Fraud has always been a significant problem for businesses, and the move to ecommerce has only opened up new avenues for criminals to exploit. This can be incredibly expensive. It’s estimated that every dollar of fraud costs retailers $2.94, as it requires time, effort and lost productivity to fix.
Fraud isn't going away, but installing excessive security measures without truly understanding the threat could hurt you in a different way. Security hurdles present a barrier to making purchases, with 42% of millennials saying they would make more online transactions if there weren’t so many to overcome.
So, what’s the answer? Well, one of the best options is to simply be aware of the varieties of fraud that are out there and be prepared to prevent them wherever possible. Here are four of the most common that you should be aware of.
1. Basic fraud/identity theft
One of the most common forms of ecommerce fraud - comprising around 71% of all attacks - is simply criminals using stolen or copied details to purchase items using somebody else’s bank account. This is responsible for a huge cost to banks and businesses. The US alone saw $16.8 billion lost through fraud in 2017, while the UK lost £671.4 million (around $844.3 million.)
One of the best ways to manage this kind of fraud in an ecommerce setting is to check each transaction for a change in address. If a customer has always ordered their items to an address in California, but suddenly changes to one in Pennsylvania, that could be a sign of fraud. However, it gives you a chance to double check the purchase is legitimate.
2. Friendly fraud/chargebacks
This might sound nice, but it’s not good for ecommerce businesses. This refers to fraud in which a product is purchased from you, but is then refunded without the product being returned, usually by fraudsters going directly through their bank or credit card provider for a refund (known as a chargeback) rather than contacting the business they bought from. It’s thought that as many as 86% of all chargebacks are cases of this tactic of friendly fraud.
This practice increased by 41% between 2015 and 2017, and it’s thought that once someone has successfully filed a chargeback they’re nine times more likely to file another one. Prevention can be difficult, but the more records you keep - and provide to your customers - for each transaction, the easier it will be to dispute any chargebacks that occur.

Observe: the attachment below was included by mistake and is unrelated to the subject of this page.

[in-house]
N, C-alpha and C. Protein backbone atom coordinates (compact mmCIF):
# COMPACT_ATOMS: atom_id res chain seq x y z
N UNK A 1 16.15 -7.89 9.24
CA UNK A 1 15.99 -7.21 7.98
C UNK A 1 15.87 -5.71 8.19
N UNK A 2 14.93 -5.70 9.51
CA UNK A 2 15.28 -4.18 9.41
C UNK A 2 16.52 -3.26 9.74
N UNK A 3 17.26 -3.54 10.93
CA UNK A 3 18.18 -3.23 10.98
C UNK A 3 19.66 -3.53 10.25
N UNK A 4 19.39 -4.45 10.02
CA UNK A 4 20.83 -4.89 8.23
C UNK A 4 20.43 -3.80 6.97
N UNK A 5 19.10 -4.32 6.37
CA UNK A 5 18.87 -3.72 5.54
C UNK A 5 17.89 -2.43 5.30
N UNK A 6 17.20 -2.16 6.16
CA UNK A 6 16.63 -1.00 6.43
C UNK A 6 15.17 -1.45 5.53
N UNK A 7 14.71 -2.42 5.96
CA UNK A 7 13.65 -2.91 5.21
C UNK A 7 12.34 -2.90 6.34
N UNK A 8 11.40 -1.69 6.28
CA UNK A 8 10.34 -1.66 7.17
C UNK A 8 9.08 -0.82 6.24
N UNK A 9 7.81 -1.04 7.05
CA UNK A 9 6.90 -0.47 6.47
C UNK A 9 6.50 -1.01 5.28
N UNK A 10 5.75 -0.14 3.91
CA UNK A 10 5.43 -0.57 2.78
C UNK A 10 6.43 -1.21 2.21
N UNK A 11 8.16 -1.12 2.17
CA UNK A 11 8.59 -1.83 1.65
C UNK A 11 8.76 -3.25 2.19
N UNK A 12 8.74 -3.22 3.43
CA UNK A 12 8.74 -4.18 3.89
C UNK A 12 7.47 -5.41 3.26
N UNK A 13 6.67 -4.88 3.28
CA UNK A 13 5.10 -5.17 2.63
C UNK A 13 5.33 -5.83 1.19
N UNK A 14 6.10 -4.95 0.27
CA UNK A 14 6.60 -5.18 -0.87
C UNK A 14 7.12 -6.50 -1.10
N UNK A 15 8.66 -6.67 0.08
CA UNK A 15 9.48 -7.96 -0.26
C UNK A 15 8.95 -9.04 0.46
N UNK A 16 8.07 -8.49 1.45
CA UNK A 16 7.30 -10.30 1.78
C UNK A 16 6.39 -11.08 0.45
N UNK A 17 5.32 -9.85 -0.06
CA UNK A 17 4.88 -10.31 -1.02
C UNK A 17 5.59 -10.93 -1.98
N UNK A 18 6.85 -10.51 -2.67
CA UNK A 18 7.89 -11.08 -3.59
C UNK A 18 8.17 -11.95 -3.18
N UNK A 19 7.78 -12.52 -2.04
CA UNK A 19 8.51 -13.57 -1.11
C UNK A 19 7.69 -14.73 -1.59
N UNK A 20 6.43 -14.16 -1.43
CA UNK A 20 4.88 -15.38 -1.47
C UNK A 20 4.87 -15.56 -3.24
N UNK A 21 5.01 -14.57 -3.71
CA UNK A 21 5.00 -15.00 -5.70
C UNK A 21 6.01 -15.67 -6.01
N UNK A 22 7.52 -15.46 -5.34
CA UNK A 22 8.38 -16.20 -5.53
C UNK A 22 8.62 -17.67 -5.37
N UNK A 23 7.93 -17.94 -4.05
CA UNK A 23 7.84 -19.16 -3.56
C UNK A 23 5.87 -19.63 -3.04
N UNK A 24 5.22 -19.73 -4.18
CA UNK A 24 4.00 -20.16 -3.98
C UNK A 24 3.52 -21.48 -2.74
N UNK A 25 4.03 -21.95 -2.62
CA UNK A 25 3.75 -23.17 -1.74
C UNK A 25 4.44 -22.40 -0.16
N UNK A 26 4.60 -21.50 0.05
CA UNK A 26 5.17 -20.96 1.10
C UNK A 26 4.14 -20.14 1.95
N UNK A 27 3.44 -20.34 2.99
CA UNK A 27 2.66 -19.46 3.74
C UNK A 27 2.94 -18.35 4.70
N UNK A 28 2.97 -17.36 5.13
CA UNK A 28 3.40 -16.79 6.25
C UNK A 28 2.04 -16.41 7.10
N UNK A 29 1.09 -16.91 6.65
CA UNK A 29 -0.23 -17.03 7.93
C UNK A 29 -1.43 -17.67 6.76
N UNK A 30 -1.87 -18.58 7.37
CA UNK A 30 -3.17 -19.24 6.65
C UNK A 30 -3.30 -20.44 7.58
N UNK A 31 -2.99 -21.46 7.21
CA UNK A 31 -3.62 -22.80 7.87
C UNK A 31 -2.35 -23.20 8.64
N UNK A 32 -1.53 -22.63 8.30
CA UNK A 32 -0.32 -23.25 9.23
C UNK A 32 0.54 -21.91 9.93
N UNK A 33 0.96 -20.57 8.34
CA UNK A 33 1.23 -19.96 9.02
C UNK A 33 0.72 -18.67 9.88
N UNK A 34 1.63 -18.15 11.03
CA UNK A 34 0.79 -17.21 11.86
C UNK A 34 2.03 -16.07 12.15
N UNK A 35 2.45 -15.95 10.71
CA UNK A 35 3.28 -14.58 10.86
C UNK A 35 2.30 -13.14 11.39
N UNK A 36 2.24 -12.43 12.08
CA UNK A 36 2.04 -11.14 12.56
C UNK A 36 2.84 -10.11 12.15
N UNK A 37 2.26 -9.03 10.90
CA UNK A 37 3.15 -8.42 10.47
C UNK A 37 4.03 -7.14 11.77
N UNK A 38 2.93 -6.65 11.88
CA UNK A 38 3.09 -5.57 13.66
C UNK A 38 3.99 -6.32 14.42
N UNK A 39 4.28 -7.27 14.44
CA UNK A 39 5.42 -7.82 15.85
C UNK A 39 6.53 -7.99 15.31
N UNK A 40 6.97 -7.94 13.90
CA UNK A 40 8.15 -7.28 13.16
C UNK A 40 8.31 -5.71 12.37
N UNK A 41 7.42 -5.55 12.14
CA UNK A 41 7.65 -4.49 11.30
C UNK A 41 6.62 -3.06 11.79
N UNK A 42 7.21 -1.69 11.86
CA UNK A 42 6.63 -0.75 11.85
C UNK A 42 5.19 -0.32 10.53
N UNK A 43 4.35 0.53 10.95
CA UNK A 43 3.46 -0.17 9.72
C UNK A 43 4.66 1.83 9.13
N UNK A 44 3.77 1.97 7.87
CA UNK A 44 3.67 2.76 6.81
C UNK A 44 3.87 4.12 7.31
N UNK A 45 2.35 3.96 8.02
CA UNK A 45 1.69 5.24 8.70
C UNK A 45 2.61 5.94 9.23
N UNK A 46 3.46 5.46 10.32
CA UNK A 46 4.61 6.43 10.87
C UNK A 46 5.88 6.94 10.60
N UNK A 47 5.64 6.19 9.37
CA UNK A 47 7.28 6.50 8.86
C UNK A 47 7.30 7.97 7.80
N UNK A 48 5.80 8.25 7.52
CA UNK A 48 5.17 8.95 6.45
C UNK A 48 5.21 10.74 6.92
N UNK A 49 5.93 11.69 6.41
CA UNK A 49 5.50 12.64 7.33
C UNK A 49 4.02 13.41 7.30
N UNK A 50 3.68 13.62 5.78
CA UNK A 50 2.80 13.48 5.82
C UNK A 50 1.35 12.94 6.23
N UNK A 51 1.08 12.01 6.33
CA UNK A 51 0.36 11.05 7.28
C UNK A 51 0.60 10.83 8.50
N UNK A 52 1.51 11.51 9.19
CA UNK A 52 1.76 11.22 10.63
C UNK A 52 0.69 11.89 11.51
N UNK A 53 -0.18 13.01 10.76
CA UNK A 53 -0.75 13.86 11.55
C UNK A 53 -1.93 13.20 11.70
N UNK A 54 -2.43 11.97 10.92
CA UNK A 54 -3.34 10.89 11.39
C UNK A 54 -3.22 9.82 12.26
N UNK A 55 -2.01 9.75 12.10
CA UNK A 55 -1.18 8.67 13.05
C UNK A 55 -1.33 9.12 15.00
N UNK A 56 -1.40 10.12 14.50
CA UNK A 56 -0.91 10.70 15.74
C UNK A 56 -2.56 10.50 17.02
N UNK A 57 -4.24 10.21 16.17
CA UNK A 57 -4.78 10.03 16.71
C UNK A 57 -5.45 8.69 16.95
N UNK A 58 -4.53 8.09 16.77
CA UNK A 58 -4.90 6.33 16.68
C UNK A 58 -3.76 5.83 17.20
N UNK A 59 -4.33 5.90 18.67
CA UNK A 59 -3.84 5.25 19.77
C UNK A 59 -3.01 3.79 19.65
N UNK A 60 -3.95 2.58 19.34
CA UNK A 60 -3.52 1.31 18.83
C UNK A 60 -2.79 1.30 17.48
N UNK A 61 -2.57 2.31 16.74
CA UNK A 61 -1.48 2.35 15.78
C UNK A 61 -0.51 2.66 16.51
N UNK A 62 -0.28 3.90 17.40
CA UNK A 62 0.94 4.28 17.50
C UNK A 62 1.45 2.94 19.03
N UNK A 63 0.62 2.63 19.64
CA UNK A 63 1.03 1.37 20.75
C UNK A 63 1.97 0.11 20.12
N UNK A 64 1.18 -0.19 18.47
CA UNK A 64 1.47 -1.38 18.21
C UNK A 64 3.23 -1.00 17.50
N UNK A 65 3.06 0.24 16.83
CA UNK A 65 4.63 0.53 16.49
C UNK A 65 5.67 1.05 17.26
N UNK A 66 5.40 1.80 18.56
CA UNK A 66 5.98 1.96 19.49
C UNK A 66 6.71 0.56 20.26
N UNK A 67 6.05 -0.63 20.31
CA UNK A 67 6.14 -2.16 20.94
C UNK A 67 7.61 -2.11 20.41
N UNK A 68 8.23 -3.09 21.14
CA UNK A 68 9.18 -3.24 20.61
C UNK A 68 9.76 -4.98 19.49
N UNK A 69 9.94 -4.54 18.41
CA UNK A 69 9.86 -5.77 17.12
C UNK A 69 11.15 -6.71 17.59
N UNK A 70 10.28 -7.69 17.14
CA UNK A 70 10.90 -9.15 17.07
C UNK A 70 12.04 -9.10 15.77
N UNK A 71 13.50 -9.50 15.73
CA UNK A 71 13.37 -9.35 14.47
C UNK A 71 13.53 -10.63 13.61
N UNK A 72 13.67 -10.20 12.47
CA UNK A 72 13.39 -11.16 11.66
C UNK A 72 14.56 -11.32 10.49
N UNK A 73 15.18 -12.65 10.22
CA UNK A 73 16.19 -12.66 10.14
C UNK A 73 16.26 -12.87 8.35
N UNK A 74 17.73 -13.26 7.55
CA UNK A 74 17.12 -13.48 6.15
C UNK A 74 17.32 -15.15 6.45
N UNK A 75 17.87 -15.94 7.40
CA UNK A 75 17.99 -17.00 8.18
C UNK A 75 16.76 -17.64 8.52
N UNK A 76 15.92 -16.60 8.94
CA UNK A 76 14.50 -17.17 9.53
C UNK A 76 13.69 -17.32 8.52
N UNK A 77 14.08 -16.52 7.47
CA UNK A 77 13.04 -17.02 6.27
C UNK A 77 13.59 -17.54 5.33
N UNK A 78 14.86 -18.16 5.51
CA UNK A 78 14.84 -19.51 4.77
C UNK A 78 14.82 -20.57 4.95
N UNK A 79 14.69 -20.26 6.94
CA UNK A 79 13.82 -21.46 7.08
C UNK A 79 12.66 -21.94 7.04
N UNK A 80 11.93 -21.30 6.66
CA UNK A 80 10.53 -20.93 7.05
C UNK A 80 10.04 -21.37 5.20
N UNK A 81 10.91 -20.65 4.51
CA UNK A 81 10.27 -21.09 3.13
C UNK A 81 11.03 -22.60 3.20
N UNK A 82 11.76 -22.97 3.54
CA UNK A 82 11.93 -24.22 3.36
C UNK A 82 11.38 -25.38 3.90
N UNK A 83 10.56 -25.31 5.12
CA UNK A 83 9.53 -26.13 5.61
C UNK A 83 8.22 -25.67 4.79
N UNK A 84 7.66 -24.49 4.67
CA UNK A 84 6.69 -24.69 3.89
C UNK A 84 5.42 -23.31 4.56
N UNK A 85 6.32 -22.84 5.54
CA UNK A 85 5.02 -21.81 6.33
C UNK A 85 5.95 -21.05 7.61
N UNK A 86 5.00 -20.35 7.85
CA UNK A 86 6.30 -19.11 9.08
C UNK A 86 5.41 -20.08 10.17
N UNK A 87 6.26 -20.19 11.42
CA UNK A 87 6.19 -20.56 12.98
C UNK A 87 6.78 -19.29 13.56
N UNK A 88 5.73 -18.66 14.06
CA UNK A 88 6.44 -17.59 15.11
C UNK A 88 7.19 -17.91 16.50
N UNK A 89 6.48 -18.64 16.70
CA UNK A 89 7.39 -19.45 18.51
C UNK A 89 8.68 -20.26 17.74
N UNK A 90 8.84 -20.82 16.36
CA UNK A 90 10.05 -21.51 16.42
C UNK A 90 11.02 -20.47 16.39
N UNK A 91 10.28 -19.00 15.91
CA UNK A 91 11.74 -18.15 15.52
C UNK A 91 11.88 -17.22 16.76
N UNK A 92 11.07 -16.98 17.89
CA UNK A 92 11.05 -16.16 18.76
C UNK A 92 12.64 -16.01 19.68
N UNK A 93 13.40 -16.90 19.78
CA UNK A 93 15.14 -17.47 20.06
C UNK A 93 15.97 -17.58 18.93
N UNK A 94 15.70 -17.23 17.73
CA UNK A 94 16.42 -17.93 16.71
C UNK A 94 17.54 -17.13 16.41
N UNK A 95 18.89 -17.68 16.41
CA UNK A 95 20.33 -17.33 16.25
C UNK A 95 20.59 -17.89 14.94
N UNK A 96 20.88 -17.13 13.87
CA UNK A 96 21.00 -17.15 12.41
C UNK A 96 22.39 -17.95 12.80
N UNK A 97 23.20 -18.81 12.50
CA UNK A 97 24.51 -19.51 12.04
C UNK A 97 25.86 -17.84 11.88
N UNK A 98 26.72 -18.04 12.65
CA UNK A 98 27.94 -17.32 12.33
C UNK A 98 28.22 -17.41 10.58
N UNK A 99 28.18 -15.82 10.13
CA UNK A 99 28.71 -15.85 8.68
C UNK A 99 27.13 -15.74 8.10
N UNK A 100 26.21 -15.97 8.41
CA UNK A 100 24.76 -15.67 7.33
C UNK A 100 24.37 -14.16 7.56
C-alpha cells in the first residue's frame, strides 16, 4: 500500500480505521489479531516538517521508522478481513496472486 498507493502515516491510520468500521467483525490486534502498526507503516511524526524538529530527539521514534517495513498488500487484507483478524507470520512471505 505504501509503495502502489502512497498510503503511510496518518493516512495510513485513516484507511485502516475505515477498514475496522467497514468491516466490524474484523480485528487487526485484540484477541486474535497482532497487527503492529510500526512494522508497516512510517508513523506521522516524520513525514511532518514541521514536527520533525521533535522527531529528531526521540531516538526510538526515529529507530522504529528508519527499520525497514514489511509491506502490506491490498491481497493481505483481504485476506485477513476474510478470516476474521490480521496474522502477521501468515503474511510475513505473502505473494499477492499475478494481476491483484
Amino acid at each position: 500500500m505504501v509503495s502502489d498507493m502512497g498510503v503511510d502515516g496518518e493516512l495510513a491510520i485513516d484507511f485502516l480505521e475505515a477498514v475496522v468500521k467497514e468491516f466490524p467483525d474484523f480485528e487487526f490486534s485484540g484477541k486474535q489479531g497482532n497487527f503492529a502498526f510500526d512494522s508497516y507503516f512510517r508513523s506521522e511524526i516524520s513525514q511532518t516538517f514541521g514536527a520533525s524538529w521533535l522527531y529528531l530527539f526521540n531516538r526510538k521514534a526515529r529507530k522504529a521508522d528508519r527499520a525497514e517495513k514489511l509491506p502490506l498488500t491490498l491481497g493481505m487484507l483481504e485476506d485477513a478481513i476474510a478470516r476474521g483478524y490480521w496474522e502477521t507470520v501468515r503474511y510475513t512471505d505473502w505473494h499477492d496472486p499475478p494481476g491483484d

3. Triangulation fraud
This refers to cases in which a fraudster sets up an online storefront offering high-demand goods for low prices, and when unsuspecting customers make a purchase the cybercriminal buys and ships the goods from a legitimate ecommerce business using stolen accounts or credit card details.
This is an especially significant challenge for larger ecommerce merchants, who saw cases of stolen credit card details rise from 20% of all fraud cases in 2017 to 39% in 2018. It requires a lot of effort to manage, as there are extra layers between you and the fraudster behind the crime.
4. Affiliate fraud
Many ecommerce businesses use affiliate marketing programs, whereby another website advertises your products in exchange for a commission on every item sold to a user who entered your site through an ad. However, some fraudsters can artificially inflate their stats to earn large commissions without actually providing you with any extra business.
Although this type of fraud is only thought to occur in 2% of affiliate marketing transactions, it can be incredibly costly. It’s thought to have been responsible for $6.5 billion in losses around the world in 2017. Because it’s largely automated it can be very hard to detect, but one method of prevention is to carefully check any affiliate marketing contracts for possible loopholes that could allow fraud.
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